Johannes Nießen, chairman of the Federal Association of Public Health Service Physicians, told Tagesschau: “Many rapid tests are not confirmed by PCR testing. And since only PCR testing is included in the incidence-value calculation, we assume that the incidence value is at least twice as high as reported.”

READ ALSO: Germany reports no Covid deaths: What does it mean?

Changes to testing 

There was a time a few months ago when you had to queue for a long time to get a Covid test in Germany. But after the testing priorities changed (with a focus on PCR testing for key workers and vulnerable groups) and Covid restrictions were eased, test stations became quieter. 

And at the end of May, there will be another key change – government-funded Schnelltests will no longer be free to the public. So it won’t be possible to run to your nearest test station to check on your infection status if you think you have Covid. You’ll either need to buy a self-test or pay for a test at the centre. 

A pop-up Covid testing station in Münich.

A pop-up Covid testing station in Münich. Photo: picture alliance/dpa | Sven Hoppe

… but there are still Covid restrictions in place 

The so-called 3G and 2G rules – meaning people had to show some kind of proof to enter a venue like a restaurant – are no longer in place across Germany. 

Mask rules were also relaxed around the beginning of April.

But people in Germany still have to wear a Covid mask on public transport as well as long-distance trains and planes. They also remain in places where there are lots of vulnerable people such as hospitals, care homes and shelters for the homeless.

Some independent businesses and organisations can, however, ask visitors to wear a mask or take a test. 

Covid isolation rules are still in place but they have changed, too.

Now people who get a positive Covid test have to isolate for at least five days. They have the possibility to end it after five days if they haven’t had symptoms for 48 hours, or with a negative test (depending on the state rules). If symptoms or positive test results persist, isolation can last a maximum of 10 days. 

READ ALSO: Germany sets out new Covid isolation rules

Reinfections on the rise

It is unclear exactly how many people have been infected more than once. But figures from the Baden-Württemberg state health office show that cases of reinfection are increasing. In December 2021, the share of reinfections in the south-west state stood at 0.5 percent, and in April it rose to 3.6 percent. However, these are only the numbers that have been reported.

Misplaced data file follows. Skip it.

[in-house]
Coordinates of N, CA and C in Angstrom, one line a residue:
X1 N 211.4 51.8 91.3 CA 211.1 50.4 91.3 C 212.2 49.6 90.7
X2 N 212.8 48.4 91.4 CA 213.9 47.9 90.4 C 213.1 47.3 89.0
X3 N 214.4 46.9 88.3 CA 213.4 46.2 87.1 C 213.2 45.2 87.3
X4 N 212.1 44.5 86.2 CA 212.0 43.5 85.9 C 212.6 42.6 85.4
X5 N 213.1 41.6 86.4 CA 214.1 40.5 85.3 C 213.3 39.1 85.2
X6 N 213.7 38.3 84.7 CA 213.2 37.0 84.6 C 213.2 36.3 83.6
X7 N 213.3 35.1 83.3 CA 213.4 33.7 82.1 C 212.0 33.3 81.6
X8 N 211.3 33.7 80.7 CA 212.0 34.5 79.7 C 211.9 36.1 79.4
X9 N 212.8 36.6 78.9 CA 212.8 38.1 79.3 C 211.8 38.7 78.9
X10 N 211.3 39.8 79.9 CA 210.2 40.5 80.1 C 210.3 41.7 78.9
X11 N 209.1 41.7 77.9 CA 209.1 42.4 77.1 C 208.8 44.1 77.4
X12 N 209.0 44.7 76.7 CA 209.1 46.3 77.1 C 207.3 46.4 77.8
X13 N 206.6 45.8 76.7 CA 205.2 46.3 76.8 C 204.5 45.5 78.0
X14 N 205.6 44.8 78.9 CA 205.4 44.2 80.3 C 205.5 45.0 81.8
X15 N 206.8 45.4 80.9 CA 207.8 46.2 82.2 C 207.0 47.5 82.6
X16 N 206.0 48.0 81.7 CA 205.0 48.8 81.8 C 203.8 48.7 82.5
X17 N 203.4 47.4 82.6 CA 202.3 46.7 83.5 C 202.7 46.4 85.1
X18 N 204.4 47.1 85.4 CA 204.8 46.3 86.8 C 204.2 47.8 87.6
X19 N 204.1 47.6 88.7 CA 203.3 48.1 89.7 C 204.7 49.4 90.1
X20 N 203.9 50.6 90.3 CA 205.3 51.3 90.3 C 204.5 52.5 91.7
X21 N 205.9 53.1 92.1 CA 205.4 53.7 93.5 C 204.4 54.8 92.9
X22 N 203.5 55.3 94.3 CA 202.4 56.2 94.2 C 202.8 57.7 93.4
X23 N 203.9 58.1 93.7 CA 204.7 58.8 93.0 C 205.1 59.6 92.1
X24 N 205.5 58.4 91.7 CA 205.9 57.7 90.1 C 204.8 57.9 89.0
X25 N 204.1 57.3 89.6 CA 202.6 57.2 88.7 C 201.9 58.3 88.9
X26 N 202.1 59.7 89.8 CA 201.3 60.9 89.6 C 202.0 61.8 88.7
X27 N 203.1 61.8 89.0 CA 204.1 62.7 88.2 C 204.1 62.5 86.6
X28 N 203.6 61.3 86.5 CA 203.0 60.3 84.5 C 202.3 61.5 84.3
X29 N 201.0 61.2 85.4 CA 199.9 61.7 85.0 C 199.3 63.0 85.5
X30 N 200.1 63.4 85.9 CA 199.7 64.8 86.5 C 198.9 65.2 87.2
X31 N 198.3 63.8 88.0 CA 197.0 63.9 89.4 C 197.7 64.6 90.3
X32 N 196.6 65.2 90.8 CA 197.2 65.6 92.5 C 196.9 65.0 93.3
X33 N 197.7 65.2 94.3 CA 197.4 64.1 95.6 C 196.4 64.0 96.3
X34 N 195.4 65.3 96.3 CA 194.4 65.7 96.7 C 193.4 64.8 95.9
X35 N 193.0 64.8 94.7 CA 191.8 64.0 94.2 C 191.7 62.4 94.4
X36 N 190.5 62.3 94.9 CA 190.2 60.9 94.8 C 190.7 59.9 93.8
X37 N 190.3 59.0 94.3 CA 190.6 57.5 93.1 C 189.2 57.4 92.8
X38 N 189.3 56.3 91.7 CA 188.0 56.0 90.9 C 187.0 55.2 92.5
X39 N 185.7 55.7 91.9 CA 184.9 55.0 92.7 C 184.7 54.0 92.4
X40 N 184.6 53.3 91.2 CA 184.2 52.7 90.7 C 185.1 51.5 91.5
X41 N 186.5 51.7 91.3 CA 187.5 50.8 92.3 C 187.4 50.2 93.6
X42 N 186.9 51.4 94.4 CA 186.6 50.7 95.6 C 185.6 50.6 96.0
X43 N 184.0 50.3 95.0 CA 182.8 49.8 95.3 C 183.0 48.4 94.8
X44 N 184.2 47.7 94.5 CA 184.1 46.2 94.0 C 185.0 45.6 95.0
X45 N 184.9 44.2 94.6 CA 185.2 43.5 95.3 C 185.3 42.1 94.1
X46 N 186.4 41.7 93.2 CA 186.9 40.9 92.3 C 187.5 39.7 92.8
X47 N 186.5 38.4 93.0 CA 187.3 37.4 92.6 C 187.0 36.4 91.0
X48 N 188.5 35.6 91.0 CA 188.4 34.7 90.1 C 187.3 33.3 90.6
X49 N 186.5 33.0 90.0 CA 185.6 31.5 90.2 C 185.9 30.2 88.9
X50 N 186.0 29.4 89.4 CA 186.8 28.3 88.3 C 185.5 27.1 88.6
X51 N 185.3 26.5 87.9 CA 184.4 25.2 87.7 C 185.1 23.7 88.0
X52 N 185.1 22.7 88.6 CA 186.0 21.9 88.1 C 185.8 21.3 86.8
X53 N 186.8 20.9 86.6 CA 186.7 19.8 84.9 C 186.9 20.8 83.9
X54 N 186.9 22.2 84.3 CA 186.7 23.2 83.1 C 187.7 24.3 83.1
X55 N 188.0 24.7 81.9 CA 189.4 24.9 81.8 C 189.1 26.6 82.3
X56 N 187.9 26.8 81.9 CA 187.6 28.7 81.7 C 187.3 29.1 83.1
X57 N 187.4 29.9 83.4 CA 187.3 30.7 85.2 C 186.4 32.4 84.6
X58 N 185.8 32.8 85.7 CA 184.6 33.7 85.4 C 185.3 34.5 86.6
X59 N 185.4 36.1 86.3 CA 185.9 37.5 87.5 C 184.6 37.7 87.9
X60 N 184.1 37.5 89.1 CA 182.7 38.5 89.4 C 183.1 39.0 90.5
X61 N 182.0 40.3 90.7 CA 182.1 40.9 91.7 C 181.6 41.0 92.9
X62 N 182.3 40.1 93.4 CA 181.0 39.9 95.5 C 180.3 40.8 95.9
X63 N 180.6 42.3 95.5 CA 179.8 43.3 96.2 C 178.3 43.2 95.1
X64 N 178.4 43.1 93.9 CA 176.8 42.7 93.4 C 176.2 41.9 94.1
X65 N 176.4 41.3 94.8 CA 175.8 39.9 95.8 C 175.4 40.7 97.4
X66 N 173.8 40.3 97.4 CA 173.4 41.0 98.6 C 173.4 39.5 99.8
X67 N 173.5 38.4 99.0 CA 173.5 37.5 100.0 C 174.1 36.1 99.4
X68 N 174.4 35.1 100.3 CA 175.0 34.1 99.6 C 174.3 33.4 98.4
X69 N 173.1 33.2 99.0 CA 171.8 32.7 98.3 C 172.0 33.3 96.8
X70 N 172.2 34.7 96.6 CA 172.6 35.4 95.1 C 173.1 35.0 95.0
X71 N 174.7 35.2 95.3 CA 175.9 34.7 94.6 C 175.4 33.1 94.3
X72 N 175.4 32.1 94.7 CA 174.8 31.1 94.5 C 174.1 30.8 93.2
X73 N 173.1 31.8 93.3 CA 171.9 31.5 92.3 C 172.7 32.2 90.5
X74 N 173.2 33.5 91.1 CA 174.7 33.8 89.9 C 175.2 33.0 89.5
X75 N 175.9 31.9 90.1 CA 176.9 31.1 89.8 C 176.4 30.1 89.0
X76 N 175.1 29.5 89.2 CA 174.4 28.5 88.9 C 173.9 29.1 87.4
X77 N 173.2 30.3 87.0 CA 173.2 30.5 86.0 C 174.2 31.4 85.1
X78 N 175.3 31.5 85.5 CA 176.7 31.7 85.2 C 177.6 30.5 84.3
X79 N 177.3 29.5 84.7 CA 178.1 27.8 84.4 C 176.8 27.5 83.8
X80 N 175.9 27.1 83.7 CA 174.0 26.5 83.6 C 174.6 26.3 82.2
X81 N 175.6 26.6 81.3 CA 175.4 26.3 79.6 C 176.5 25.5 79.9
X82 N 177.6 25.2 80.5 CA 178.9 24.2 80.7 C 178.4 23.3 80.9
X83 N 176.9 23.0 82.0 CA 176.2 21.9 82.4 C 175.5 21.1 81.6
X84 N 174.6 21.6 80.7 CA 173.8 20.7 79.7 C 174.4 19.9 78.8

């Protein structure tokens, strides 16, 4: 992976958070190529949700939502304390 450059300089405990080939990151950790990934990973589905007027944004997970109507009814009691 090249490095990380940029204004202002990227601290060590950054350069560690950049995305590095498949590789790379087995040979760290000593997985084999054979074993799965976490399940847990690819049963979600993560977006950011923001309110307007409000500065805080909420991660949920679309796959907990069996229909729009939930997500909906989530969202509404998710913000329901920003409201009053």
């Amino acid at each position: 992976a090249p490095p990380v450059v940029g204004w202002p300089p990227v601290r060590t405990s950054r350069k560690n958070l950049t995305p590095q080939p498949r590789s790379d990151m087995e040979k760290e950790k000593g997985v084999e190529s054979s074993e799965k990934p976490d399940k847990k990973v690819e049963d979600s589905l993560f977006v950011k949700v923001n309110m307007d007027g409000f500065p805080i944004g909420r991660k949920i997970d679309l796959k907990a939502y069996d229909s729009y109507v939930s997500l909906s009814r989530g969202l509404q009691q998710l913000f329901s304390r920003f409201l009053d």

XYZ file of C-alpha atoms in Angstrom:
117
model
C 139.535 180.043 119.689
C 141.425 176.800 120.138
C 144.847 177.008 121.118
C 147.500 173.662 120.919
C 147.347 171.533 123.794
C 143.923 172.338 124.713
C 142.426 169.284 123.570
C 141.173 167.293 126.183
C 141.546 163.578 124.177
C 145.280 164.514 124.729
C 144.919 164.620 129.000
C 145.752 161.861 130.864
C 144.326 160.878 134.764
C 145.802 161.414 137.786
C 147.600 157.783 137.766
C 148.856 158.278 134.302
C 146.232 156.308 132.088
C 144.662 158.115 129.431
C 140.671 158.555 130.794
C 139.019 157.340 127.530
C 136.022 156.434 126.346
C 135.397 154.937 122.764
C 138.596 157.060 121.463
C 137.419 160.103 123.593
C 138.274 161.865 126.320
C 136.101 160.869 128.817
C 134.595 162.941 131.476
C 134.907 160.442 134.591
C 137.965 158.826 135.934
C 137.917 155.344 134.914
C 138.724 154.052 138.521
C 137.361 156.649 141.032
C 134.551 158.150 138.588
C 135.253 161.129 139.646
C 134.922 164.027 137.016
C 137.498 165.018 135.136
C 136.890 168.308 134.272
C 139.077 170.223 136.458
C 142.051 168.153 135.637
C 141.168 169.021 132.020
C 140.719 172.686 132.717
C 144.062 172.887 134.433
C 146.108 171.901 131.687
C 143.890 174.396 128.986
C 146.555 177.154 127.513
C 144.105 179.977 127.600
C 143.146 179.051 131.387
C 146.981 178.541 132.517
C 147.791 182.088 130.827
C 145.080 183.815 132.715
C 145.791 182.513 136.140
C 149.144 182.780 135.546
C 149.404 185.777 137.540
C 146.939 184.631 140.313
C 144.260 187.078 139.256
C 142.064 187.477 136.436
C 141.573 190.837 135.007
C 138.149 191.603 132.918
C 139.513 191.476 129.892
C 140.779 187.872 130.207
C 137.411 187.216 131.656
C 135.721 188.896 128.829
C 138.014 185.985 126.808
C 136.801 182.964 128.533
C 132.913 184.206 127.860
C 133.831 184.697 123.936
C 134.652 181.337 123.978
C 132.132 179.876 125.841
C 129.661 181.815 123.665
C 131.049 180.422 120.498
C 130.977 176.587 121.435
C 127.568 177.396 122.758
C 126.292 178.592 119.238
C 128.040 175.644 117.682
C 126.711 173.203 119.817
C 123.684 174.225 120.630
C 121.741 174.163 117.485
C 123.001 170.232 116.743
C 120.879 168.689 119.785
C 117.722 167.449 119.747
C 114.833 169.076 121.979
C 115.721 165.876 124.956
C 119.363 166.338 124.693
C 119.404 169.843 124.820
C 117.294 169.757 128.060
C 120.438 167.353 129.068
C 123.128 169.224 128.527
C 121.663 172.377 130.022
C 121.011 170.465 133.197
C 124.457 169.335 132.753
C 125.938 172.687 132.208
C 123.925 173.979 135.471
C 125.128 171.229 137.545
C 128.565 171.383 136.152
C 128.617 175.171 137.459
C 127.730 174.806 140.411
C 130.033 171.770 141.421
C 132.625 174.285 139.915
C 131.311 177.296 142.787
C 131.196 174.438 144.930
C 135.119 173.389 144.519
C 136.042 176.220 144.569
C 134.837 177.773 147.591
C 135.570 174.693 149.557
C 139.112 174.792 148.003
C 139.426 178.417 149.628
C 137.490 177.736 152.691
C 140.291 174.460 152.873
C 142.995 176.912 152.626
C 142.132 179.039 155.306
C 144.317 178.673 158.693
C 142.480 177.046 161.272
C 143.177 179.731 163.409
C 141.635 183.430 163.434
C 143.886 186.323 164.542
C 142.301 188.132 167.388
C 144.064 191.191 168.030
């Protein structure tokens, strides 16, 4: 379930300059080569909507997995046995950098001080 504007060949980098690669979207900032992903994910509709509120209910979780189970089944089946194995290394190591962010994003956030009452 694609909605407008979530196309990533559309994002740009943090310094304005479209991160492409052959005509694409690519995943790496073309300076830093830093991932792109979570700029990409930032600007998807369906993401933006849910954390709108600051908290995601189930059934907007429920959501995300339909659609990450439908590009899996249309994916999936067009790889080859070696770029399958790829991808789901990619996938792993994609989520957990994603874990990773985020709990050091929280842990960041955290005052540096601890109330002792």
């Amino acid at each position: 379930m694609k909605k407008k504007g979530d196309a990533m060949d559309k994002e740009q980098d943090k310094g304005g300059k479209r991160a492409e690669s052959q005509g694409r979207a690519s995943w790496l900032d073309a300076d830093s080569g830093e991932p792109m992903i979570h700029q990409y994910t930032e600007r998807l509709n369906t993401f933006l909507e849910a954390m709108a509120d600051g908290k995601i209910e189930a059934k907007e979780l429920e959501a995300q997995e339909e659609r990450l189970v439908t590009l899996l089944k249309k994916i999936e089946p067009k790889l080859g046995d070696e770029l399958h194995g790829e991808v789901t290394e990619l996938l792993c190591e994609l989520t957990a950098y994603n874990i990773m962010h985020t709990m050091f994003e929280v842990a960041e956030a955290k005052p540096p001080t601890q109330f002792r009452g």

Experts say the reason for the increase in reinfections since the beginning of the year is the Omicron variant. Virologist Martin Stürmer told Tagesschau: “In the beginning, we had the variants Alpha to Delta. The variants were so similar that the antibodies continued to provide good protection against infection or reinfection after vaccination or infection.

“With the Omicron variant, however, the virus has changed so much that this is no longer the case, so that reinfections occur more frequently despite vaccination, boosting or recovery status.”

However, Stürmer said vaccination does protect against severe illness. 

Within the Omicron variant, reinfection with the BA.2 sub-variant after an infection with BA.1 is rare, according to Stürmer. 

Although Omicron has been shown to cause less severe illness in the population in general, ‘long Covid’ – where symptoms persist for a longer period of time – is still a concern and something experts in Germany are watching closely. 

What about new variants?

Experts are urging people to be aware that new variants could emerge in the current climate. 

Stürmer said it’s important to keep in mind that “by allowing a lot of infection, we also allow the emergence of new variants, because basically the mutation rate is higher if we allow a lot of infection”.

“The virus changes,” he added, “and it may be that at some point there will be another variant that challenges us more.”

Health Minister Karl Lauterbach said in April that he expected the pandemic situation to be more relaxed in the summer. But he warned of possible waves and future variants in autumn.